Main Outcome Measures: The primary outcome was the risk of repeat falling, collected by self-report monthly diaries between 0 and 6 months after randomisation. Secondary outcomes included near-falls, falls efficacy, freezing of gait (FoG), health-related quality of life, and measurements taken using the Mini-Balance Evaluation Systems Test (Mini-BESTest), the Chair Stand Test (CST), the Geriatric Depression Scale, the Physical Activity Scale for the Elderly and the Parkinson's Disease Questionnaire.

Results: PDSAFE is the largest RCT of falls management among people with Parkinson's disease: 541 patients were screened for eligibility. The average age was 72 years, and 266 out of 474 (56%) participants were men. Of the 474 randomised participants, 238 were randomised to the intervention group and 236 were randomised to the control group. No difference in repeat falling within 6 months of randomisation was found [PDSAFE group to control group odds ratio (OR) 1.21, 95% confidence interval (CI) 0.74 to 1.98;  = 0.447]. An analysis of secondary outcomes demonstrated better balance (Mini-BESTest: mean difference 0.95, 95% CI 0.24 to 1.67;  = 0.009), functional strength (CST:  = 0.041) and falls efficacy (Falls Efficacy Scale - International: mean difference 1.6, 95% CI -3.0 to -0.19;  = 0.026) with near-falling significantly reduced with PDSAFE (OR 0.67, 95% CI 0.53 to 0.86;  = 0.001) at 6 months. Prespecified subgroup analysis (i.e. disease severity and FoG) revealed a PDSAFE differing effect; the intervention may be of benefit for people with moderate disease but may increase falling for those in the more severe category, especially those with FoG.

Limitations: All participants were assessed at primary outcome; only 73% were assessed at 12 months owing to restricted funding.

Conclusions: PDSAFE was not effective in reducing repeat falling across the range of people with Parkinson's disease in the trial. Secondary analysis demonstrated that other functional tasks and self-efficacy improved and demonstrated differential patterns of intervention impact in accordance with disease severity and FoG, which supports previous secondary research findings and merits further primary evaluation.

Future Work: Further trials of falls prevention on targeted groups of people with Parkinson's disease are recommended.

Trial Registration: Current Controlled Trials ISRCTN48152791.

Funding: This project was funded by the National Institute for Health Research (NIHR) Health Technology Assessment programme and will be published in full in ; Vol. 23, No. 36. See the NIHR Journals Library website for further project information. Sarah E Lamb is funded by the NIHR Collaboration for Leadership in Applied Health Research and Care (CLAHRC) at Oxford Health NHS Foundation Trust, the NIHR Oxford Biomedical Research Centre at the Oxford University Hospitals NHS Foundation Trust and CLAHRC Oxford. Victoria A Goodwin is supported by the NIHR Collaborations for Leadership in Applied Health Research and Care in the South West Peninsula (PenCLAHRC). Lynn Rochester is supported by the NIHR Newcastle Biomedical Research Centre based at Newcastle upon Tyne Hospitals NHS Foundation Trust and Newcastle University. The research was also supported by the NIHR Newcastle Clinical Research Facility Infrastructure funding. Helen C Roberts is supported by CLAHRC Wessex and the NIHR Southampton Biomedical Research Centre.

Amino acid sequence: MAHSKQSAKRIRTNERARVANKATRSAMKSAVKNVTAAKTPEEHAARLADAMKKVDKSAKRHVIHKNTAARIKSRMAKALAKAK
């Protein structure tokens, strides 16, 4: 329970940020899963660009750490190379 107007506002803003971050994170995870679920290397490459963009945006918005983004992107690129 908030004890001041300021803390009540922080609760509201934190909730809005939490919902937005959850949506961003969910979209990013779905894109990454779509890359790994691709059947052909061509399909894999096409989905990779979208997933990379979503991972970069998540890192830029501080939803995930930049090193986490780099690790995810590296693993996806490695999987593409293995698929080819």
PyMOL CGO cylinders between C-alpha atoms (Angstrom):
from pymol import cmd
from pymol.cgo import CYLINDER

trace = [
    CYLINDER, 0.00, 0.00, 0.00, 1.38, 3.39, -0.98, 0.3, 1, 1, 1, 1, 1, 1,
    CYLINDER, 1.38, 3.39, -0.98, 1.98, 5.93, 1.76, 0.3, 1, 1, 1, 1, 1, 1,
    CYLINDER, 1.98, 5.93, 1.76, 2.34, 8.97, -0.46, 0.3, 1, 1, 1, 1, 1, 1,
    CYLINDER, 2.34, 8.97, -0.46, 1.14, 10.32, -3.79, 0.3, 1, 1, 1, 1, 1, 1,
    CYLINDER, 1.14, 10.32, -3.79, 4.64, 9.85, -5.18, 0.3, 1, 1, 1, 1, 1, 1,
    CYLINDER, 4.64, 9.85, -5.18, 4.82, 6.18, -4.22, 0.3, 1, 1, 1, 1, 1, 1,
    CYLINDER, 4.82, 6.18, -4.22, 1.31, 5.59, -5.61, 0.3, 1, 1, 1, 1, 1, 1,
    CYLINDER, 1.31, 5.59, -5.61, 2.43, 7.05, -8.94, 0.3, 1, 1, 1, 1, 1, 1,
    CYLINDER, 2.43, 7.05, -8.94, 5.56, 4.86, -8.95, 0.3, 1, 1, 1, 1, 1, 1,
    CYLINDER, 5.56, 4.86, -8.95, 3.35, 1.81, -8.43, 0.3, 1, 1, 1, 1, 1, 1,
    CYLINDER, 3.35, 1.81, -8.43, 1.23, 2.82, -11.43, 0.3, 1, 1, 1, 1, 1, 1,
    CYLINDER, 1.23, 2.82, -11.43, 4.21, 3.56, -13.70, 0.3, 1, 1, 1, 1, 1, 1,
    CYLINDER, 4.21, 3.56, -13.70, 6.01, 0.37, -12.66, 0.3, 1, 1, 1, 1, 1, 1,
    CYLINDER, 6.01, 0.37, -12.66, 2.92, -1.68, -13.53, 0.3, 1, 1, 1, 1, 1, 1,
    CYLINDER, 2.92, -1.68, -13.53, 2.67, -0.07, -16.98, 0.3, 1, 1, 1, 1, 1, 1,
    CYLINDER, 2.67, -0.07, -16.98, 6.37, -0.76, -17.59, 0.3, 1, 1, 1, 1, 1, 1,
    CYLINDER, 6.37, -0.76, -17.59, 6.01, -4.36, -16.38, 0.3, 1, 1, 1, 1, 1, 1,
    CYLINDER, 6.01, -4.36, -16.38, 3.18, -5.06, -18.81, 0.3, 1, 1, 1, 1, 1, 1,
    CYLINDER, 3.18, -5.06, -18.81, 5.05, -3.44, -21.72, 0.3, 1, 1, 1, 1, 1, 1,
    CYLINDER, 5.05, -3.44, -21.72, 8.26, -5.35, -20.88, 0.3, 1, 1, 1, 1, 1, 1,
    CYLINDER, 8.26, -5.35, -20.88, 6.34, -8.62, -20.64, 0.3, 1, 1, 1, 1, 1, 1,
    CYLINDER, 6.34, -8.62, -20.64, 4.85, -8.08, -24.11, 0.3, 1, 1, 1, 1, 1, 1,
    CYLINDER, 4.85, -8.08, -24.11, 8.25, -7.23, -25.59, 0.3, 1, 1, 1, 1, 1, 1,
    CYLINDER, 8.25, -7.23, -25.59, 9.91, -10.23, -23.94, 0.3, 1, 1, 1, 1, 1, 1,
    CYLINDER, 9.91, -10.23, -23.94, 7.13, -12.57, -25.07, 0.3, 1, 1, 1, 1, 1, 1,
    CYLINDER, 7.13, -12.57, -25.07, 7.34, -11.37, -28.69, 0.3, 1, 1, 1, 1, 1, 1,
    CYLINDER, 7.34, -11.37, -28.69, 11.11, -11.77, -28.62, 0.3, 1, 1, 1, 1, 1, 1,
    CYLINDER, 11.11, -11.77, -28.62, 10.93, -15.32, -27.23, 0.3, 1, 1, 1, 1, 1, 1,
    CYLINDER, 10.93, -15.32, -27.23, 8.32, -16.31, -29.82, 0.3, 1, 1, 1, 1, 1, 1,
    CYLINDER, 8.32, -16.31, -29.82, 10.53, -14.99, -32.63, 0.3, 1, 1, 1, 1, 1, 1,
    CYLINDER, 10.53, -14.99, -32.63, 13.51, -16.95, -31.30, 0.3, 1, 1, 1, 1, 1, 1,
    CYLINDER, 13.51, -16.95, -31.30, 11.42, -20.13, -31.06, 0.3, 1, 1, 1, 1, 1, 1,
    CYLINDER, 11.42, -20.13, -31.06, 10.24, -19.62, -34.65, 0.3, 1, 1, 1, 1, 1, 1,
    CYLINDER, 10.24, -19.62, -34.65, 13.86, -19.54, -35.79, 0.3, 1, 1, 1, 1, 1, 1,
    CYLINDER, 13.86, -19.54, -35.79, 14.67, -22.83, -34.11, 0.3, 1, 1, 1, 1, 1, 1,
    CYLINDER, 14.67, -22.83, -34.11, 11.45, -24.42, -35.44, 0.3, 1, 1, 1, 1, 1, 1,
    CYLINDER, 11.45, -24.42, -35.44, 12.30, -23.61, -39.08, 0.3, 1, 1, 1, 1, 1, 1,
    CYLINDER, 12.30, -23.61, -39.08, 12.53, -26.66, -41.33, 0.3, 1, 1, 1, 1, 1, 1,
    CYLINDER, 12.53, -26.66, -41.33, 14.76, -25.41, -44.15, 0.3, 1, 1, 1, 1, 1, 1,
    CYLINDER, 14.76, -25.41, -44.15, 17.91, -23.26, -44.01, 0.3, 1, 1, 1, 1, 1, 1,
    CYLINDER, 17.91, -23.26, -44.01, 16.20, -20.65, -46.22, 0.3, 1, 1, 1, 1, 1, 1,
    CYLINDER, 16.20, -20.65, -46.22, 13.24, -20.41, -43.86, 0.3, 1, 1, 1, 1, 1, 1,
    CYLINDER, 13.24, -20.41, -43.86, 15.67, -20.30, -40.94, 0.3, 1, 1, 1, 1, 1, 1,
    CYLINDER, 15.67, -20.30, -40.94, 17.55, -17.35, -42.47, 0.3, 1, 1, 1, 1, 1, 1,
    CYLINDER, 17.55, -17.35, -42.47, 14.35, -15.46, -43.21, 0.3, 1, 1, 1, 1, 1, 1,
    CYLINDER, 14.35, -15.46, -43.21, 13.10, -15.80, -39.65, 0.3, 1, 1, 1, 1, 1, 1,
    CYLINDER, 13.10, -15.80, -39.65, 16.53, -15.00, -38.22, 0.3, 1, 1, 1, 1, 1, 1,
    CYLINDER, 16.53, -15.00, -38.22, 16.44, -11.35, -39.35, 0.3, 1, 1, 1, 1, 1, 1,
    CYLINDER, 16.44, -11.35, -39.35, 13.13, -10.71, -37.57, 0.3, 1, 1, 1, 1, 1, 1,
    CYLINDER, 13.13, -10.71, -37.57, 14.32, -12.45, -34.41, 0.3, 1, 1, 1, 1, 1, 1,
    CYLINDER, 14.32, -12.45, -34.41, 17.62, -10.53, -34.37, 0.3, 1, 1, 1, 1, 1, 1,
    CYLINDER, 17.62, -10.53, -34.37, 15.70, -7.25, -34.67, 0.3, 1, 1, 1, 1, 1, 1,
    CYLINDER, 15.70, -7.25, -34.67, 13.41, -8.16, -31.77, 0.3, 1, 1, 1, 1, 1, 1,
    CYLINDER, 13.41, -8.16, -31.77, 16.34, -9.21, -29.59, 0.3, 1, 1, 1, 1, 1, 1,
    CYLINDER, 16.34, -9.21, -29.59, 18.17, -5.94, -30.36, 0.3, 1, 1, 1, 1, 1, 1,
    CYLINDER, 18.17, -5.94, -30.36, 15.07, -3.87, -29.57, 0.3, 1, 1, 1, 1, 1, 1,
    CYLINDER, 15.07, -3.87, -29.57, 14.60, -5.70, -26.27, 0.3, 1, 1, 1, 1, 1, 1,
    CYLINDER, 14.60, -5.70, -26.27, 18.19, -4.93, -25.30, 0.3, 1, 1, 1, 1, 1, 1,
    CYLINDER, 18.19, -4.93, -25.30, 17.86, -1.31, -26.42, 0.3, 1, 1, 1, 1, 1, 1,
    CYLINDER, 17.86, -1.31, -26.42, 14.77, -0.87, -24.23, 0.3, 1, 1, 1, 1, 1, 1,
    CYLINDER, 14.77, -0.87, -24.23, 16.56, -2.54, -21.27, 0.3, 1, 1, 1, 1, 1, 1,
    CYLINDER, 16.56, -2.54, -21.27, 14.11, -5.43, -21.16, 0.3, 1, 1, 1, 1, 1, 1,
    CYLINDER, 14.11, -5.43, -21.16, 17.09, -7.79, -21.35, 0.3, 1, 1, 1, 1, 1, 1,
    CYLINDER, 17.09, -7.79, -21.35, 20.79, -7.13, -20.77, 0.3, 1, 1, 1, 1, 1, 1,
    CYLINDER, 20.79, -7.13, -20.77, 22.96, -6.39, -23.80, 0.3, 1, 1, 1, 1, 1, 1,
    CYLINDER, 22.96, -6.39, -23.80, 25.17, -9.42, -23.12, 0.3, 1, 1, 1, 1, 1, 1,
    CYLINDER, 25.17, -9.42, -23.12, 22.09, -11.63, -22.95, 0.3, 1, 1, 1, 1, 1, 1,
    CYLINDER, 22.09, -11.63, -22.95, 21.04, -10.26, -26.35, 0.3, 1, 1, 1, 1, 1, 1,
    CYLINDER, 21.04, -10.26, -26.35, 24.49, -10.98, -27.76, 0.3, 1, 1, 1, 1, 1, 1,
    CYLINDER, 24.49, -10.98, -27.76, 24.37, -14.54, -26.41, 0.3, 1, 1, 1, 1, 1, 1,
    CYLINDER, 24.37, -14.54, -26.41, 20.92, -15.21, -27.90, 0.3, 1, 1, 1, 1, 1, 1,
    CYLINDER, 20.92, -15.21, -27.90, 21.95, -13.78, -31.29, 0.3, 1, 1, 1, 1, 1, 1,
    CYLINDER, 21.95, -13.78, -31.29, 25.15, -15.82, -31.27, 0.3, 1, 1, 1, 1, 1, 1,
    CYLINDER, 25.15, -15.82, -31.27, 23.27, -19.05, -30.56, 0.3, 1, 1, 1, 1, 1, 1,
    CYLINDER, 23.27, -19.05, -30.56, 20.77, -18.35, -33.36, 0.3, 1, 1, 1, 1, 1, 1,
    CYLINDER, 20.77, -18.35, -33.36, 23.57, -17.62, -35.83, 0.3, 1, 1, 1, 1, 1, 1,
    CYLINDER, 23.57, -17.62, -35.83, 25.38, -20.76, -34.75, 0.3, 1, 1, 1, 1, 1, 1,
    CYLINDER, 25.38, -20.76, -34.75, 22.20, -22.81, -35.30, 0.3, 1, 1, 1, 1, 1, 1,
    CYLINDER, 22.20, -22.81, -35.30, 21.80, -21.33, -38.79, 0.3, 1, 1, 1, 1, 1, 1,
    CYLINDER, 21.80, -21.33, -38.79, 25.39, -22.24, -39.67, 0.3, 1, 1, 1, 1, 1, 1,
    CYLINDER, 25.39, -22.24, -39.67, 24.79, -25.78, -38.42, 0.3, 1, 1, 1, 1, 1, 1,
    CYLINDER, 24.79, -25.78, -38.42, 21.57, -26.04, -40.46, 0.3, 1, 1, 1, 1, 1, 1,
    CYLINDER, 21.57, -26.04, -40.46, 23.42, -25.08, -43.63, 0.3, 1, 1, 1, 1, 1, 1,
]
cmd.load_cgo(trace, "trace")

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http://dx.doi.org/10.3310/hta23360DOI Listing
http://www.ncbi.nlm.nih.gov/pmc/articles/PMC6680369PMC
July 2019

Exercise referral schemes enhanced by self-management strategies to reduce sedentary behaviour and increase physical activity among community-dwelling older adults from four European countries: protocol for the process evaluation of the SITLESS randomised controlled trial.

BMJ Open 2019 06 14;9(6):e027073. Epub 2019 Jun 14.

Fundació Salut i Envelliment (Foundation on Health and Ageing)- UAB, Universitat Autònoma de Barcelona, Barcelona, Spain.

Introduction: SITLESS is a randomised controlled trial determining whether exercise referral schemes can be enhanced by self-management strategies to reduce sedentary behaviour and increase physical activity in the long term, in community-dwelling older citizens. The intervention is complex and requires a process evaluation to understand how implementation, causal mechanisms and context shape outcomes. The specific aims are to assess fidelity and reach of the implementation, understand the contextual aspects of each intervention site, evaluate the mechanisms of impact, and explore perceived effects.

Methods And Analysis: Following the Medical Research Council guidance on complex interventions, a combination of qualitative and quantitative procedures is applied, including observational checklists and attendance registries, standardised scales (ie, Marcus's Self-Efficacy Questionnaire, Physical Activity Self-Regulation Scale and the Lubben Social Network Scale) at baseline, postintervention and follow-up assessments, semistructured questionnaires gathering contextual characteristics, and participant observations of the sessions. Semistructured interviews and focus groups with the participants and trainers are conducted at postintervention and during the follow-up to explore their experiences. Outcomes from the standardised scales are analysed as moderators within the impact evaluation. Descriptive results on context and perceived effects complement results on impact. The qualitative and quantitative findings will help to refine the logic model to finally support the interpretation of the results on the effectiveness of the intervention.